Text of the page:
February 12, 2014

Swedes, Russians challenge Canada colossus


Bruins Patrice Bergeron (left, with Team Canada in 2010) and Zdeno Chara, middle, represent two of the major challenges to Team USA in the 2014 Olympic tournament, as do Team Sweden and Ranger Carl Hagelin, right. (Getty Images)
 

Here’s a look at Team USA’s 11 competitors in Sochi, alphabetical by group. The U.S. team is in Group A.

Group A

Russia

2010 result: Sixth

Strengths: The Russians have fistfuls of firepower at the forward position, led by the last two winners of the Hart Trophy in Evgeni Malkin and Alex Ovechkin, alongside Red Wings forward/stickhandling magician Pavel Datsyuk. The perks of being the host nation can’t be discounted, either.

Weaknesses: They’ve got solid NHLers on D (Andrei Markov, Slava Voynov) and in net (Sergei Bobrovsky, Semyon Varlamov), but they don’t stack up in either department to the other perceived contenders. Furthermore, the Russians could be facing crippling pressure if they get off to a slow start in group play from local fans and media.

Prediction: The big ice should benefit the Russians, who are looking to reach the podium for the first time since 2002 in Salt Lake City. If their star forwards bring their A game, it’s hard to imagine that drought continuing.

Slovakia

2010 result: Fourth

Strengths: It might not be an abundance, but the Slovaks do have their share of elite talent with a pair of first-line wingers (Marian Hossa, Marian Gaborik), a top-flight defenseman (Zdeno Chara) and a goaltender who has shown he can rise to the occasion in Jaroslav Halak. Leadership and experience, and the proximity to Sochi, should behoove the team as well.

Weaknesses: All 14 Slovakian NHLers made the squad, meaning there are 10 players from European leagues on the roster who haven’t faced the elite level of skill they’re going to see from the likes of Canada and the United States. Getting lumped into Group A with the Russians and U.S. doesn’t help matters, either.

Bruins connection: Chara will be sporting the ‘C’ again. His first crack at captaining his country went better than expected, and he’ll look to repeat that feat in pursuit of his first Olympic medal.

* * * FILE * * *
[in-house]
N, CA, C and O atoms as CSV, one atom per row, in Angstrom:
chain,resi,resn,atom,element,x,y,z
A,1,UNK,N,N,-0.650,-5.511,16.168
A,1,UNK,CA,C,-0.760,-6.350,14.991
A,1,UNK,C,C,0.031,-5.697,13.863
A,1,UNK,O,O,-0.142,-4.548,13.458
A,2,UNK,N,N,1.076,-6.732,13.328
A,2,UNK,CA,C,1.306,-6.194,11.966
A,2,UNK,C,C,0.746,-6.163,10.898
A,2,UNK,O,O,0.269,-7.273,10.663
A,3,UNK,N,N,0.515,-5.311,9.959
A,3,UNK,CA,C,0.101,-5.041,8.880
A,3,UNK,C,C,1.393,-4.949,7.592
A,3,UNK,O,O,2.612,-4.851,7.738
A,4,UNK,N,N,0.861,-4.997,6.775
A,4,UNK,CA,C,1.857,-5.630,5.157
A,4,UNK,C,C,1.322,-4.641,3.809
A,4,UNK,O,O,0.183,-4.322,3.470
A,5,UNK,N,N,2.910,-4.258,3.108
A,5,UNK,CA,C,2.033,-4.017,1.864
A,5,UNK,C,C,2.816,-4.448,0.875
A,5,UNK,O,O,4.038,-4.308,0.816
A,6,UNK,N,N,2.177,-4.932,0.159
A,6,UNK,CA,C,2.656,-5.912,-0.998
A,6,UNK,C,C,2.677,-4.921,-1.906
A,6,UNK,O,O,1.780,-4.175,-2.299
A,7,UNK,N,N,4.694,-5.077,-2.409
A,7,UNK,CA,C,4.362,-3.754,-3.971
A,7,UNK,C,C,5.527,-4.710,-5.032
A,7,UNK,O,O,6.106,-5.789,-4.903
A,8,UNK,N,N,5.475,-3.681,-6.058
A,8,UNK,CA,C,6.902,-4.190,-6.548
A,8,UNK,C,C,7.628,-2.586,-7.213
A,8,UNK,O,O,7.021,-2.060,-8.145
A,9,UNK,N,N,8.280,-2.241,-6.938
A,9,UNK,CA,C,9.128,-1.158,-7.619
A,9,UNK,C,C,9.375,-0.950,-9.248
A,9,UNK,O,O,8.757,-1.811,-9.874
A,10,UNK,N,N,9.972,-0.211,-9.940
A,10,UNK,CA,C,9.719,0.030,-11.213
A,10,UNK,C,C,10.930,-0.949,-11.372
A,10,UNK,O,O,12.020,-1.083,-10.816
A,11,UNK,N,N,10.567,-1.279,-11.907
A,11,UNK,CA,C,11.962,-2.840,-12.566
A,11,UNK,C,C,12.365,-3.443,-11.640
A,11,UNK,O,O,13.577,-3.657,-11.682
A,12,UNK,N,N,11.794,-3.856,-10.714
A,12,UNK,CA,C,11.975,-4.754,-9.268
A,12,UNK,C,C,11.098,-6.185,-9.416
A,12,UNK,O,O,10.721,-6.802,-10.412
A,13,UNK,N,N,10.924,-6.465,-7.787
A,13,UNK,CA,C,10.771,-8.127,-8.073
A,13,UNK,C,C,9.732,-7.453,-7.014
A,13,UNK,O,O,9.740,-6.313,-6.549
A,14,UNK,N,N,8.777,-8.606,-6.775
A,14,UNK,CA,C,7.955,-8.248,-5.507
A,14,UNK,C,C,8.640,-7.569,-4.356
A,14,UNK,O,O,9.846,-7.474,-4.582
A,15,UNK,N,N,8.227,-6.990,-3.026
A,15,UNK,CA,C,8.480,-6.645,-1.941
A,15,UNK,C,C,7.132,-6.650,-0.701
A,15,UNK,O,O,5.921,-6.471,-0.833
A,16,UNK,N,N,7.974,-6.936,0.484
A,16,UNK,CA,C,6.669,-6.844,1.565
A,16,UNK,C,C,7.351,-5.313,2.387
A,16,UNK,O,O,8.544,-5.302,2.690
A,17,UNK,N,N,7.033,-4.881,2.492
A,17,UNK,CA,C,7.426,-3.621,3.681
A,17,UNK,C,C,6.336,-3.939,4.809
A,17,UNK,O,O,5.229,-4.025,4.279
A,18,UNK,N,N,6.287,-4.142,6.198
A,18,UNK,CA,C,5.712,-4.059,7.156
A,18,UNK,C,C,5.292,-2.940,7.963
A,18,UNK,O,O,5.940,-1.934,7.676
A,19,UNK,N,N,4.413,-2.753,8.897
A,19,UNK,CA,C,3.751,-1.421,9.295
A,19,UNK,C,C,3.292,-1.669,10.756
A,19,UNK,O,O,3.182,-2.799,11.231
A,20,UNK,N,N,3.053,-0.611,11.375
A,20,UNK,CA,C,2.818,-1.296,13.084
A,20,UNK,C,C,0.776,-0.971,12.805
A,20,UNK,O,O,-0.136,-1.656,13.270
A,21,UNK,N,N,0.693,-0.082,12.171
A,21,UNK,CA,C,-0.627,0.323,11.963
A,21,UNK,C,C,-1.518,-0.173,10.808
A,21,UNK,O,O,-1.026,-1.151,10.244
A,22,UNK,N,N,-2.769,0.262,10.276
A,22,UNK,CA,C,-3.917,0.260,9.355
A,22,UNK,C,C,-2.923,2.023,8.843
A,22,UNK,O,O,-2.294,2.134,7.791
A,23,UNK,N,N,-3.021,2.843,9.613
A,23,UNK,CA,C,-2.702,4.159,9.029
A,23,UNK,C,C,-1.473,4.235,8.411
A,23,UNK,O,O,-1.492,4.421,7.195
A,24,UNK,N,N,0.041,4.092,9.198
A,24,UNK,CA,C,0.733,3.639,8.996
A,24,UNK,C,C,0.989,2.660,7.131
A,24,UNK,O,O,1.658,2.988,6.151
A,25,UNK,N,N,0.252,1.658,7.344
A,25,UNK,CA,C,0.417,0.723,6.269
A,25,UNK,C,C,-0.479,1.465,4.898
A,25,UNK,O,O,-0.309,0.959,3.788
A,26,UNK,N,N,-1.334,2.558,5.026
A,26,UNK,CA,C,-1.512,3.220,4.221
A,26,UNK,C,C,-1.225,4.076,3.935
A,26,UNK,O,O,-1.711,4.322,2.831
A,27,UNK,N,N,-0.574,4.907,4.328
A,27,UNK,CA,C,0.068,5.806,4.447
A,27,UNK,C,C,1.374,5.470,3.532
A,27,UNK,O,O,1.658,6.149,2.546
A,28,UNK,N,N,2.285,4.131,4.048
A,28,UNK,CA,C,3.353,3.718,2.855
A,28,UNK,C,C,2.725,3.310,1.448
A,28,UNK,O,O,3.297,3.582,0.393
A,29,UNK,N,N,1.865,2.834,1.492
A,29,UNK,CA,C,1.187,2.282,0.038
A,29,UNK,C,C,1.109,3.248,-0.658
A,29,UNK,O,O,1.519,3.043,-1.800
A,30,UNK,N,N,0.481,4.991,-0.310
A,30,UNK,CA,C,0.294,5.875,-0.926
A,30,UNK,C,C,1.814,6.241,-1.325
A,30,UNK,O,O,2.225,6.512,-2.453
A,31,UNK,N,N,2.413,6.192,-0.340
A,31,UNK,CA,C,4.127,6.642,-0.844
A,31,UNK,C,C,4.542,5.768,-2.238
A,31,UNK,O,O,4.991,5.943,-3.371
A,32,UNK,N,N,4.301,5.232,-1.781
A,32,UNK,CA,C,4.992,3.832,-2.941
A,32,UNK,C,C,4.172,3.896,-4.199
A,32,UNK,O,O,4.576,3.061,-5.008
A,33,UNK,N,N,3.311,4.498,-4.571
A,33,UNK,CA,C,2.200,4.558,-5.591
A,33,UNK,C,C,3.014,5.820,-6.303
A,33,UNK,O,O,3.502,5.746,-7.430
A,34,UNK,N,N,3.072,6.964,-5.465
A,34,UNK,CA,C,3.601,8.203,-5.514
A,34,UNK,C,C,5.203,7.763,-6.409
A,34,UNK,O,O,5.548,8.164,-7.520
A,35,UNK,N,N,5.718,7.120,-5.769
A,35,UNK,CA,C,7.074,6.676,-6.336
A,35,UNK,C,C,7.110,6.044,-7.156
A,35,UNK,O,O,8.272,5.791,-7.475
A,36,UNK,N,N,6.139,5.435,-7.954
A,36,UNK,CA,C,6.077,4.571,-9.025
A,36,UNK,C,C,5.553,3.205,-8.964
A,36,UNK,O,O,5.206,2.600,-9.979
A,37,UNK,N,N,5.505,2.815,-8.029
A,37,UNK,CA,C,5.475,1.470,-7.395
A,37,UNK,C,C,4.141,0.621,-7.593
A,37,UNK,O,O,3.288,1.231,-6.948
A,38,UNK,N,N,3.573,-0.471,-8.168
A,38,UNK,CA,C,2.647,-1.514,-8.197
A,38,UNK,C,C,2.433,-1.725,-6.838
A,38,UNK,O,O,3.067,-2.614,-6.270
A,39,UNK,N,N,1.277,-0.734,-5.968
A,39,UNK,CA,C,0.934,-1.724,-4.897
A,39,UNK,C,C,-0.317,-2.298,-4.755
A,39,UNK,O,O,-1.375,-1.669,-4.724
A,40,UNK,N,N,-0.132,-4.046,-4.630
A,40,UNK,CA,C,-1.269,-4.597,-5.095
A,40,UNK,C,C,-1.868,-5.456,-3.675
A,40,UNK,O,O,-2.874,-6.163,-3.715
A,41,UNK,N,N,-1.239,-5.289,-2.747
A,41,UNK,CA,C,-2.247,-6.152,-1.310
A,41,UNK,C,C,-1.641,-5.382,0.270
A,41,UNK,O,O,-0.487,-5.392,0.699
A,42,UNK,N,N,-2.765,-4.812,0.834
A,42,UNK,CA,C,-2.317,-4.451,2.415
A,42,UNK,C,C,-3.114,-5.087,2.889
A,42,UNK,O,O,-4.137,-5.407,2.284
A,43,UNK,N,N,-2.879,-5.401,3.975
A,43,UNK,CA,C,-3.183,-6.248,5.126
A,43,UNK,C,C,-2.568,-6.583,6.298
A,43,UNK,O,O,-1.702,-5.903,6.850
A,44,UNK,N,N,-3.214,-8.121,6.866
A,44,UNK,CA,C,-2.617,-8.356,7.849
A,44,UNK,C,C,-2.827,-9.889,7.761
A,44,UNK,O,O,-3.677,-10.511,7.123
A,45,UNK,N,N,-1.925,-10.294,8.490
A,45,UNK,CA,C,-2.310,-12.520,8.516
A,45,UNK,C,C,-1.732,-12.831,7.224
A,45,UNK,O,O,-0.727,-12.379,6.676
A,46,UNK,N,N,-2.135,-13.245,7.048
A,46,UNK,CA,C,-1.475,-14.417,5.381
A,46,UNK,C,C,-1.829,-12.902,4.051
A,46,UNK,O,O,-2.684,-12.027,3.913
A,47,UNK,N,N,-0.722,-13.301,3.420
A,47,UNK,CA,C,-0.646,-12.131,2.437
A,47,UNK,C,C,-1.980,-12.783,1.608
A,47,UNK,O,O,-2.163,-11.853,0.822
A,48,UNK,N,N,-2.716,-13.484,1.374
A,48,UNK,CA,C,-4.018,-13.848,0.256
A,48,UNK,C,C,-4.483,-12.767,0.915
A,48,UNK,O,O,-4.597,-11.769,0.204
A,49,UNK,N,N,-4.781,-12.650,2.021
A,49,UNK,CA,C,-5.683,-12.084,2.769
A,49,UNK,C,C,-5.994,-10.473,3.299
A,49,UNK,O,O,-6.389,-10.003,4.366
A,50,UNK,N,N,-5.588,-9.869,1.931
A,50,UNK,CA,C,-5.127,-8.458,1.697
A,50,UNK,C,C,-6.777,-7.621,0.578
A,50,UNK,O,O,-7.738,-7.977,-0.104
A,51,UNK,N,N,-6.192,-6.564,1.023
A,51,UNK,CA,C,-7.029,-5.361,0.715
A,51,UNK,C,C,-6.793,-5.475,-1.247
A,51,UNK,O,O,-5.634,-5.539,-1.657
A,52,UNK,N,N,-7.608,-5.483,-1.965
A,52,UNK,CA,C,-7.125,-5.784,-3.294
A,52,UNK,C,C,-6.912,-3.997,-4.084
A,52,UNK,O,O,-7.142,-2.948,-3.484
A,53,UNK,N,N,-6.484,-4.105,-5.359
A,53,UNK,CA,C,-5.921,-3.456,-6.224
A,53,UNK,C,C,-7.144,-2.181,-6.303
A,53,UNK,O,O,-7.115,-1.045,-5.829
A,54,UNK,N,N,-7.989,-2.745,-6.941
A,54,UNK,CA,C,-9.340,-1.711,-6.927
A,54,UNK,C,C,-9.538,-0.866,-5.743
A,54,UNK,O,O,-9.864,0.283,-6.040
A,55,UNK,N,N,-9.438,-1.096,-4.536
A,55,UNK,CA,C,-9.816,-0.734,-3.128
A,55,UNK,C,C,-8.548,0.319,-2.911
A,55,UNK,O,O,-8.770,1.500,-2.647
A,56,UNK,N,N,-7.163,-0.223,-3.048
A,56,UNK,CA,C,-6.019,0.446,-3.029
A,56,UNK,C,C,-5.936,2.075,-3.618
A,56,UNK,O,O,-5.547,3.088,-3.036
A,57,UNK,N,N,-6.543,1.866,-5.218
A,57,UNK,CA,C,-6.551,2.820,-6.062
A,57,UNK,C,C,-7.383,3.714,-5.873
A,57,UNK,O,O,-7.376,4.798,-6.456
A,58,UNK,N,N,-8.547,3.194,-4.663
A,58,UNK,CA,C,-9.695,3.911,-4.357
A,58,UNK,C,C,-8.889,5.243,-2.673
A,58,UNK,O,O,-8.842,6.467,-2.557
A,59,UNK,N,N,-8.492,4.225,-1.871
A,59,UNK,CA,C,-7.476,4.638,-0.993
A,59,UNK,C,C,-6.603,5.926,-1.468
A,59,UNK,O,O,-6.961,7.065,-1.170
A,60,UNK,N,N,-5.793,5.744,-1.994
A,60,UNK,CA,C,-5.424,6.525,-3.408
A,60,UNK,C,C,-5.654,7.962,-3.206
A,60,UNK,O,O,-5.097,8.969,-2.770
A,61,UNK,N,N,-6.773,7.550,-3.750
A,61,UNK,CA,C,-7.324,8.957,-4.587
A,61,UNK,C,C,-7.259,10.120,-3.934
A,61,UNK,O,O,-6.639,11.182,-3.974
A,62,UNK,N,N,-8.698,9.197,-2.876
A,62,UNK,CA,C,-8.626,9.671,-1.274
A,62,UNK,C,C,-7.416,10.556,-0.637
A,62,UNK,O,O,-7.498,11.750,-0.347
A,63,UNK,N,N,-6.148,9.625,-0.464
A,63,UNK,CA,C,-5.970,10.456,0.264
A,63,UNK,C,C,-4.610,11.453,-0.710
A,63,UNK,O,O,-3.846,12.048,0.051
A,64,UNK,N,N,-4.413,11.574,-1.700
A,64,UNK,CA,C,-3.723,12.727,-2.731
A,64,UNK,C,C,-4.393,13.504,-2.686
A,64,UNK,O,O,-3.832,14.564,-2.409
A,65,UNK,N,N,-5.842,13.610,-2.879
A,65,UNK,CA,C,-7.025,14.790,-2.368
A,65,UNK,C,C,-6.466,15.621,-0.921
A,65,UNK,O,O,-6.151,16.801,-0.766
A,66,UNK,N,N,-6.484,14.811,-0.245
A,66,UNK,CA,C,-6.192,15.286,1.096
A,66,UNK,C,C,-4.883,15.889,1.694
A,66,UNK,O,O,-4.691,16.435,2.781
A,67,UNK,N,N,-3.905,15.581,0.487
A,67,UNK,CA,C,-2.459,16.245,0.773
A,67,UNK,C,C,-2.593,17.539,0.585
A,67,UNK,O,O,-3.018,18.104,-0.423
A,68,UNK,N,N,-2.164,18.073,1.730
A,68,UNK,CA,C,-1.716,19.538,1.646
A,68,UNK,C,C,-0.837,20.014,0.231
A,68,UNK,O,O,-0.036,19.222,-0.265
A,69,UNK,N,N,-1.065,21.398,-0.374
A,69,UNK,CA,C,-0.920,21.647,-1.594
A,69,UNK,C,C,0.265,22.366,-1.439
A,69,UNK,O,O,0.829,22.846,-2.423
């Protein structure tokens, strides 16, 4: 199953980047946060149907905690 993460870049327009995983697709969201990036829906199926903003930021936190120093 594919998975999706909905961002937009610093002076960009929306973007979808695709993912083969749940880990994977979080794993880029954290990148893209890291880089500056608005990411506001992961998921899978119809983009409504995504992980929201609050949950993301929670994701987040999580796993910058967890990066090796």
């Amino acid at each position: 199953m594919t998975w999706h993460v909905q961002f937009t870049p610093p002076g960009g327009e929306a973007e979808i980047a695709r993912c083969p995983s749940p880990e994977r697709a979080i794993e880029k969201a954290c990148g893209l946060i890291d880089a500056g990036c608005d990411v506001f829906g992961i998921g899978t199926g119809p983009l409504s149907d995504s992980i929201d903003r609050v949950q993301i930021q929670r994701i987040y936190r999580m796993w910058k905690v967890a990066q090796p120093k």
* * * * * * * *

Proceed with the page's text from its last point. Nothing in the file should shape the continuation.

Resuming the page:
Prediction: The Slovaks aren’t as talented as they were in the Vancouver Games, and their cornerstones aren’t getting any younger. It wouldn’t be a shock to see them put some scares into the favorites, but expecting more than that would be a reach.

Slovenia

2010 result: Did not play

Strengths: The first-line center of a recent Stanley Cup champion is a nice asset to possess, as that’s what Slovenia has in Kings pivot Anze Kopitar, who can be the setup man or make things happen on his own.

Weaknesses: The list of current NHLers begins and ends with Kopitar. In a strange twist, Kopitar’s father, Matjaz, is head coach, but his other son, Gasper — who recently left Europe to join the Kings’ ECHL affiliate — didn’t make the squad.

Predictions: This tournament will be a proud moment for the Kopitars and their countrymen, but they’re bound to get knocked around by fellow Group A members Russia, the U.S. and Slovakia.

Group B

Austria

2010 result: Did not play

Strengths: If one of them is capable of shifting to center, the Austrians could form a pretty potent top line featuring Islanders Thomas Vanek and Michael Grabner, along with Flyers rookie Michael Raffl. Unfortunately, there aren’t any household names on the back end, but UMass product Thomas Pock is a seasoned veteran who played in over 100 NHL games.